Beyond more intensity of plastics usage, BASF also sees the automotive market growing. It estimates that in the 30 years to 2007, before the financial crisis erupted, the compound annual growth rate in car production was 3%. Over the next ten years it expects the pace of production to accelerate to around 5% due to wealthier consumers appearing in emerging markets and ageing cars being replaced in mature economies. The US has the highest penetration of cars at 965/1,000 people. In Germany that falls to 603, Japan 537, but 149 in Brazil and just 61 in China and 23 in India, which to the car industry suggests huge growth potential.
Within the automotive arena, BASF has identified electromobility as a key segment. One of the biggest challenges for electric cars is maximising the power to weight ratio of batteries. "You need more powerful batteries," said Smith. "And that challenge is down to chemistry."
BASF is now trying to get a technological lead on the industry by developing fourth generation - they are now at their second generation - lithium-ion batteries. To this end, it acquired in the Ovonic Battery and Novolyte Technologies in the US and purchased Merck KGaA's electrolyte activities. It has also entered a number of technology licensing agreements with small specialist firms. Smith expects this market to be €5 billion by 2020, with BASF taking a 10% share.
BASF developed the Forevision concept car with Daimler
Success in supplying the automotive industry, according to Bock, is down to deeper collaboration with OEMs and helping them develop solutions. "It's not just about producing the cheapest molecules, but coming up with solutions and concepts," he said. "And that is why size and breadth of portfolio is important."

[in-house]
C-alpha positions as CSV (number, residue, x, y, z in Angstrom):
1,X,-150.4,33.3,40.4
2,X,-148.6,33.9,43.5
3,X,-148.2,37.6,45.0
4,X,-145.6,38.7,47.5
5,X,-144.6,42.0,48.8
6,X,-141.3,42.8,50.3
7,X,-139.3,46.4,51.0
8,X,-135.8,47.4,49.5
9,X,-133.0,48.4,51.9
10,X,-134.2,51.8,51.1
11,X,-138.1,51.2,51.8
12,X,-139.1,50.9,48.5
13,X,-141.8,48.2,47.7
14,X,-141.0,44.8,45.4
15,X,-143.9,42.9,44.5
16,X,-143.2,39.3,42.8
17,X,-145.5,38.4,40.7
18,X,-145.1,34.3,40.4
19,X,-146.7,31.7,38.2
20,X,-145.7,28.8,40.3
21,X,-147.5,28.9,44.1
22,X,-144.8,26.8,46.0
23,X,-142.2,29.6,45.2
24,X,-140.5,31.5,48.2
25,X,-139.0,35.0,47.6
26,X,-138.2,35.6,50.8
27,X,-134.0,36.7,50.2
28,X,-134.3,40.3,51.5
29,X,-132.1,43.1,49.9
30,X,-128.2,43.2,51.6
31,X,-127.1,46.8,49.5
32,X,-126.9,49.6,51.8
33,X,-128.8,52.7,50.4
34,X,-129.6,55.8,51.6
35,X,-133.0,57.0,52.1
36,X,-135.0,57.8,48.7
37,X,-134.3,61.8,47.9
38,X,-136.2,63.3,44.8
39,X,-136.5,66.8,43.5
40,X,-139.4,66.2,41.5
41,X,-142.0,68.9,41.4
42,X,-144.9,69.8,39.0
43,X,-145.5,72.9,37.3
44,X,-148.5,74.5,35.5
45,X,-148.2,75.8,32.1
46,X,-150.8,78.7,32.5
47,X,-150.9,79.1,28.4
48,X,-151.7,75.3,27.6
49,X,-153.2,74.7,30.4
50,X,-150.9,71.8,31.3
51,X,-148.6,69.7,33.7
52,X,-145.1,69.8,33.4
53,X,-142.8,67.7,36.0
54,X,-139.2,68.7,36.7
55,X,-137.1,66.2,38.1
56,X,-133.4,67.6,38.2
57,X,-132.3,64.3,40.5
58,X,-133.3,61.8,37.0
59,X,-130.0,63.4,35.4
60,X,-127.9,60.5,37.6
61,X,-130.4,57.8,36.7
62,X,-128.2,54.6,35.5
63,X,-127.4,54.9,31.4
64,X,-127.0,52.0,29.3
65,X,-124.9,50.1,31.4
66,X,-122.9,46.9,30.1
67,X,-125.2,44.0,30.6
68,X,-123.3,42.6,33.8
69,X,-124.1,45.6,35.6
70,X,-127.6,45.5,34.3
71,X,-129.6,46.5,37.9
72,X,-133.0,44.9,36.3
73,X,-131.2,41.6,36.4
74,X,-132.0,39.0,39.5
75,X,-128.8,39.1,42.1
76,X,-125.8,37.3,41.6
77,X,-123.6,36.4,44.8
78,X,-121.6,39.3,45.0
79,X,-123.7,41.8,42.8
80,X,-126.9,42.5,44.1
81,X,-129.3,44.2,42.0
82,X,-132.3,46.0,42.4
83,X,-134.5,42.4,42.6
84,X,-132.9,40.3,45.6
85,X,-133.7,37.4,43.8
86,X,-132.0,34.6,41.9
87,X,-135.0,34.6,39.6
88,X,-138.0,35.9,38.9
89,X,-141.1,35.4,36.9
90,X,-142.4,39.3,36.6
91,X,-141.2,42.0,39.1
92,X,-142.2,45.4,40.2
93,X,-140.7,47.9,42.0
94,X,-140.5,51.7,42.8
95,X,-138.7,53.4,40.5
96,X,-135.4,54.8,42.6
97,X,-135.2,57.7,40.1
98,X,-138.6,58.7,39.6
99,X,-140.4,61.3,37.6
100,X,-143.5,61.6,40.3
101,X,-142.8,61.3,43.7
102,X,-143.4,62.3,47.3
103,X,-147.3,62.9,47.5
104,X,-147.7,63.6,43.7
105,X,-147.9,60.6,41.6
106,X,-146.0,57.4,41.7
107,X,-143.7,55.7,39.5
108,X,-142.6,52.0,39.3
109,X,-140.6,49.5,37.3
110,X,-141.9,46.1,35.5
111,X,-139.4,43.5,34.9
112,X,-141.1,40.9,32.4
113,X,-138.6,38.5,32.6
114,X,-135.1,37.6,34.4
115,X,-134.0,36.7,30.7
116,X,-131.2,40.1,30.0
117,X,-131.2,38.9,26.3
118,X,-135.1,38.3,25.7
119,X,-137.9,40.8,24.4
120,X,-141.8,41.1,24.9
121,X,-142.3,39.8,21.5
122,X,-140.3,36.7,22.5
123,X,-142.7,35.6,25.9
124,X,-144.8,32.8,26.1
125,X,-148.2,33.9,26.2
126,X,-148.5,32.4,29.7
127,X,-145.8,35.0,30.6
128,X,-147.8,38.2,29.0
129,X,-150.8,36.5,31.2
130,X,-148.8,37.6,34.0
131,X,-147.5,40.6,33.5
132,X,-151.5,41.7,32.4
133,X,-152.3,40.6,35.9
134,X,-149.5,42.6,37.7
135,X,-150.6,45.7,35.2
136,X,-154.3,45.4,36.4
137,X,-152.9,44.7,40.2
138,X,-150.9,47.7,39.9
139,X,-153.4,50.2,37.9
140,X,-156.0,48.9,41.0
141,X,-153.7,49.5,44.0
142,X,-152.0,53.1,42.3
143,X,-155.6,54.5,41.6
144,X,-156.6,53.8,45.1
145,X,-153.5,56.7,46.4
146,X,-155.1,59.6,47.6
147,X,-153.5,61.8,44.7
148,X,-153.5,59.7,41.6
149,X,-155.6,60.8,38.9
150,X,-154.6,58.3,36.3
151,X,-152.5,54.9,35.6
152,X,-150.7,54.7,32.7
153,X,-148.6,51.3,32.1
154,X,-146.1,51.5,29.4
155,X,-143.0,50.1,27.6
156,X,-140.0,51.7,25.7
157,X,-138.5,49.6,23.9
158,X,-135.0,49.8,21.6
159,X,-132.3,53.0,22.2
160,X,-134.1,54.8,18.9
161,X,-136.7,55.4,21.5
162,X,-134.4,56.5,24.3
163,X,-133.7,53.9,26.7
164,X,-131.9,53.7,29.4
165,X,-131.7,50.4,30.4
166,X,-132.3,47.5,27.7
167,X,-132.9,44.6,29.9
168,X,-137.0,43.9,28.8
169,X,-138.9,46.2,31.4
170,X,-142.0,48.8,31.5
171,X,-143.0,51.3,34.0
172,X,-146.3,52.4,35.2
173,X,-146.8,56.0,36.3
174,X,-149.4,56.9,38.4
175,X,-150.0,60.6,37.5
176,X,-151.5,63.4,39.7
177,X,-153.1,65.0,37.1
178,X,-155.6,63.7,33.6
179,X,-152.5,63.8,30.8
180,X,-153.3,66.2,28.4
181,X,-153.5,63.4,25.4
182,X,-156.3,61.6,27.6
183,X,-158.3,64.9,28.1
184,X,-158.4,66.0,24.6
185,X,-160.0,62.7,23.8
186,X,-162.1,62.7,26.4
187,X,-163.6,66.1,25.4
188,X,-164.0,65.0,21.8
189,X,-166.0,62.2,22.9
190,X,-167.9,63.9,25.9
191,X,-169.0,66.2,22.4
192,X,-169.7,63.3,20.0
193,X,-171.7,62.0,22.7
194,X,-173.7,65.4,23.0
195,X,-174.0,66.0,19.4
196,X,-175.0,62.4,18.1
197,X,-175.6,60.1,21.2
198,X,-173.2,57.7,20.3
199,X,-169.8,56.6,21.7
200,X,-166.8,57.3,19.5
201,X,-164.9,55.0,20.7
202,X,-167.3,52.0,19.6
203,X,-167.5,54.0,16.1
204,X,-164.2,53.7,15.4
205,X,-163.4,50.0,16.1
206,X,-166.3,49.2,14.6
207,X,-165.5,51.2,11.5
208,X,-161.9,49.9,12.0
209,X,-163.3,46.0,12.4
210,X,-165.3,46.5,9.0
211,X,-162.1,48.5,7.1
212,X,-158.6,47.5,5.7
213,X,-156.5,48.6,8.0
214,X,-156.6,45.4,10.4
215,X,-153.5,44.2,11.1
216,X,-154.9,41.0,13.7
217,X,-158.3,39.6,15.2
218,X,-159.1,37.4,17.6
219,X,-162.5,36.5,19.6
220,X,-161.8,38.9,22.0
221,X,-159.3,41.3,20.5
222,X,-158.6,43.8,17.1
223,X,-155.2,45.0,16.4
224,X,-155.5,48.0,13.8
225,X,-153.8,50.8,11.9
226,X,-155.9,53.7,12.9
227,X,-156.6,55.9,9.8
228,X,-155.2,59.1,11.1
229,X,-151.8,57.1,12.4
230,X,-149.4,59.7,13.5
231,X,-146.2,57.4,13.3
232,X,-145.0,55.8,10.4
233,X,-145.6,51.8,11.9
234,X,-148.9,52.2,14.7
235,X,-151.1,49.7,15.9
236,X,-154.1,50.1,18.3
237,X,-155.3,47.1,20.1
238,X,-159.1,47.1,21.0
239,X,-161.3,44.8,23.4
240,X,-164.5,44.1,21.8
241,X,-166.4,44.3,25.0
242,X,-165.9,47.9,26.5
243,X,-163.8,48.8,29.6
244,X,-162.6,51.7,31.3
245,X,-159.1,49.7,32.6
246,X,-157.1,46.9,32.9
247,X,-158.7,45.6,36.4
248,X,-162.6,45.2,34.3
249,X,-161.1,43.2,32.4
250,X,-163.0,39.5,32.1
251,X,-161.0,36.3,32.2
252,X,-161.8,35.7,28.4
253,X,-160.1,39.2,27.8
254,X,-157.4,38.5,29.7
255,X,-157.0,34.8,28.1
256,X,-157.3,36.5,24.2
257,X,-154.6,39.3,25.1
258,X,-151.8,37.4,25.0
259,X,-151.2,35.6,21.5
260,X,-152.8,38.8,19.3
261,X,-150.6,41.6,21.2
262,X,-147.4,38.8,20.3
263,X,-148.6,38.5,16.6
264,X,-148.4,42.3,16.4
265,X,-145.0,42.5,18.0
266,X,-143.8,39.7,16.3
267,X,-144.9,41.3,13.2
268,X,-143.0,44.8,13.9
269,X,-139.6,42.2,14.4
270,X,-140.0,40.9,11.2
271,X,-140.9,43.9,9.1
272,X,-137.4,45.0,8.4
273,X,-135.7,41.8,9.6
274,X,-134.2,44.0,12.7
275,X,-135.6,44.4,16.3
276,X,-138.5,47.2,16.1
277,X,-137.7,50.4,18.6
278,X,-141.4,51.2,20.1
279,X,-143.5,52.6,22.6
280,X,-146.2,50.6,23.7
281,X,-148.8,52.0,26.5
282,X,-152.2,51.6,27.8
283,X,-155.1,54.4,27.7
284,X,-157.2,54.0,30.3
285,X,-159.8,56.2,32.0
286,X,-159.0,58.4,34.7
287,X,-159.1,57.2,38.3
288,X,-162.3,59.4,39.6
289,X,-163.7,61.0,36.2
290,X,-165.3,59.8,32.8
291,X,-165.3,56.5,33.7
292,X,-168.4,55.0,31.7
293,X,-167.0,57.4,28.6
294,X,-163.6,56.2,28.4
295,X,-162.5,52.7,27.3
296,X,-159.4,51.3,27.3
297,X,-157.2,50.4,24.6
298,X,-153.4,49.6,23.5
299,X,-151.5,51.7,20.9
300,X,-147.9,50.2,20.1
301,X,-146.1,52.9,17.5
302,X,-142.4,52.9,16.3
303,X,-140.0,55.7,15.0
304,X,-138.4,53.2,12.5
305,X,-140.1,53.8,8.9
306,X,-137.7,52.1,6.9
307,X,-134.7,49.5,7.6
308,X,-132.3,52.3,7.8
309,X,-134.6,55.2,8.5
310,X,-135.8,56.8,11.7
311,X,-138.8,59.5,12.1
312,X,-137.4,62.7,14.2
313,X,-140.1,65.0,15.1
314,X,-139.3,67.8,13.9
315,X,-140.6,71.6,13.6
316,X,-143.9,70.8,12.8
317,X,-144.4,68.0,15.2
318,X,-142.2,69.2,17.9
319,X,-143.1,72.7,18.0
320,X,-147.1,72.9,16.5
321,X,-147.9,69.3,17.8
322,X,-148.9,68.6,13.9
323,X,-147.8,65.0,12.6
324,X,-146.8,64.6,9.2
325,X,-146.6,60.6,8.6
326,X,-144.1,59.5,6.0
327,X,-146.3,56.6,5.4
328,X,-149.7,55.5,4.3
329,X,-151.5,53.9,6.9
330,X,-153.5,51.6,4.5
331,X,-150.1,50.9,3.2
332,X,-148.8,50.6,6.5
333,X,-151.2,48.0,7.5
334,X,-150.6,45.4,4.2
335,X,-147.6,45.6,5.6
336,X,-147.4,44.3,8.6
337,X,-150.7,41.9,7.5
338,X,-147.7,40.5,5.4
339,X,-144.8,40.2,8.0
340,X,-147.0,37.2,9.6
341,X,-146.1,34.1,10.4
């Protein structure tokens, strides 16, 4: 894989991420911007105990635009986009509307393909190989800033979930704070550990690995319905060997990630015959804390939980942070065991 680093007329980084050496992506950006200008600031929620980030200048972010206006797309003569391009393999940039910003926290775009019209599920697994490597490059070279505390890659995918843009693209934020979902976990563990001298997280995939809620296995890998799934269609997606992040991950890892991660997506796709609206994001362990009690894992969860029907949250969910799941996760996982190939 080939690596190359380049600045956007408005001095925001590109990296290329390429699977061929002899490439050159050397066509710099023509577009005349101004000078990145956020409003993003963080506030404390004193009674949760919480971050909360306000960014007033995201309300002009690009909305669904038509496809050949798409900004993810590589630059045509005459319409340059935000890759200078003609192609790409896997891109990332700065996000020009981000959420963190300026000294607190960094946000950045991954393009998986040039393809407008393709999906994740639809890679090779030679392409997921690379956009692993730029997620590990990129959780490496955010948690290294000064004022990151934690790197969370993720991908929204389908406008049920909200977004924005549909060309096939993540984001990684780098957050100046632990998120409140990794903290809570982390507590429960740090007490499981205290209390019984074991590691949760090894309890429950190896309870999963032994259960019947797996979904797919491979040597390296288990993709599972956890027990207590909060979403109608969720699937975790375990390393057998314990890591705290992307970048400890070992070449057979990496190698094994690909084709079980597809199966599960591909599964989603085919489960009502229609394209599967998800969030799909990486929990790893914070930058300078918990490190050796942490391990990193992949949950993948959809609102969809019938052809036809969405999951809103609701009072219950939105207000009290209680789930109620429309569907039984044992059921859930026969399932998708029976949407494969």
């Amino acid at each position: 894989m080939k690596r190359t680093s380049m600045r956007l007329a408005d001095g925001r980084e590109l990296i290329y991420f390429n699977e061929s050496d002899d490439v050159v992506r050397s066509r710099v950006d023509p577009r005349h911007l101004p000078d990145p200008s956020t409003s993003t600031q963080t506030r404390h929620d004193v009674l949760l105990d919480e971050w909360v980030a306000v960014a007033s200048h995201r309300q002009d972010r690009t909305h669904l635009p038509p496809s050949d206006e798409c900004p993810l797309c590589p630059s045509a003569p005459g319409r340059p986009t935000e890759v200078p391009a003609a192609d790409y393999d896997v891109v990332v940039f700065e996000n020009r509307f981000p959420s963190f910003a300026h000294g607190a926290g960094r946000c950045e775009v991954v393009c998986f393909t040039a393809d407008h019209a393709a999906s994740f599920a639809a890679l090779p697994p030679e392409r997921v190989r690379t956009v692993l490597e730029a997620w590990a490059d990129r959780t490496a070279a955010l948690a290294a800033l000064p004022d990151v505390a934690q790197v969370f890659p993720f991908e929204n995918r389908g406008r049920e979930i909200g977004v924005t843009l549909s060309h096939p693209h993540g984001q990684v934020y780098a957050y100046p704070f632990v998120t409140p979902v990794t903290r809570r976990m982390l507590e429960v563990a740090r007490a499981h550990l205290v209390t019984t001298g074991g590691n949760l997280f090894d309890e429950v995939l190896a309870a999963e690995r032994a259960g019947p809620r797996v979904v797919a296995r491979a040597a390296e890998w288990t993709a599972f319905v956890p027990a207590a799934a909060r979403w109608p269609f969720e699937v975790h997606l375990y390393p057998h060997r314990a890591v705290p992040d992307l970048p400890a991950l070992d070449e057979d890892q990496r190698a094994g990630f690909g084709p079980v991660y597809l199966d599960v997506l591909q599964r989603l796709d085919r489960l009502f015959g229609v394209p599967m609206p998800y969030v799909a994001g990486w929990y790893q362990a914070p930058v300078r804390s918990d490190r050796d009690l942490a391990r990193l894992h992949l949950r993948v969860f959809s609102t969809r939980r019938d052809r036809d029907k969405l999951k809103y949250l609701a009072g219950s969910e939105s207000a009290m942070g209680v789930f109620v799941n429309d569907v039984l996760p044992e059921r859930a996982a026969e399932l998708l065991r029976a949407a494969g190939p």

Automotive firms, Bock added, are increasingly relying on the R&D efforts and expertise of their suppliers. OEMs across many industries are looking for exclusive R&D partnerships with their main suppliers as a way to drive innovation. This trend also represents an opportunity for suppliers to add value and become involved in the design of new products at the earliest of stages and reap big benefits if they then go on to succeed in the market.
It is for this reason that BASF's management seems relatively unconcerned over new Middle East-based competition. Becoming an embedded supplier means it is relatively harder for new entrants to make headway.
This growing closeness is throwing up some unique collaborations. For instance, BASF recently developed a concept car called i-flow with Korea's Hyundai Motor. The i-flow is designed to showcase the potential for greater fuel efficiency and reduced environmental impact through the use of lightweight construction materials, some of which are made from renewable feedstocks.
An earlier concept car was developed with Daimler called Forevision to demonstrate a path towards much lower emissions. In addition to using lightweight plastic materials it also incorporated transparent solar cells and energy-saving LEDs.
Another unusual venture involves BASF actually painting the cars on behalf of an automotive manufacturer in its own paint shop. "Painting a car involves different layers of coatings relating to different functionalities," said Smith. "This is a unique business model and is rare in the industry."
From Online Issue: October 2012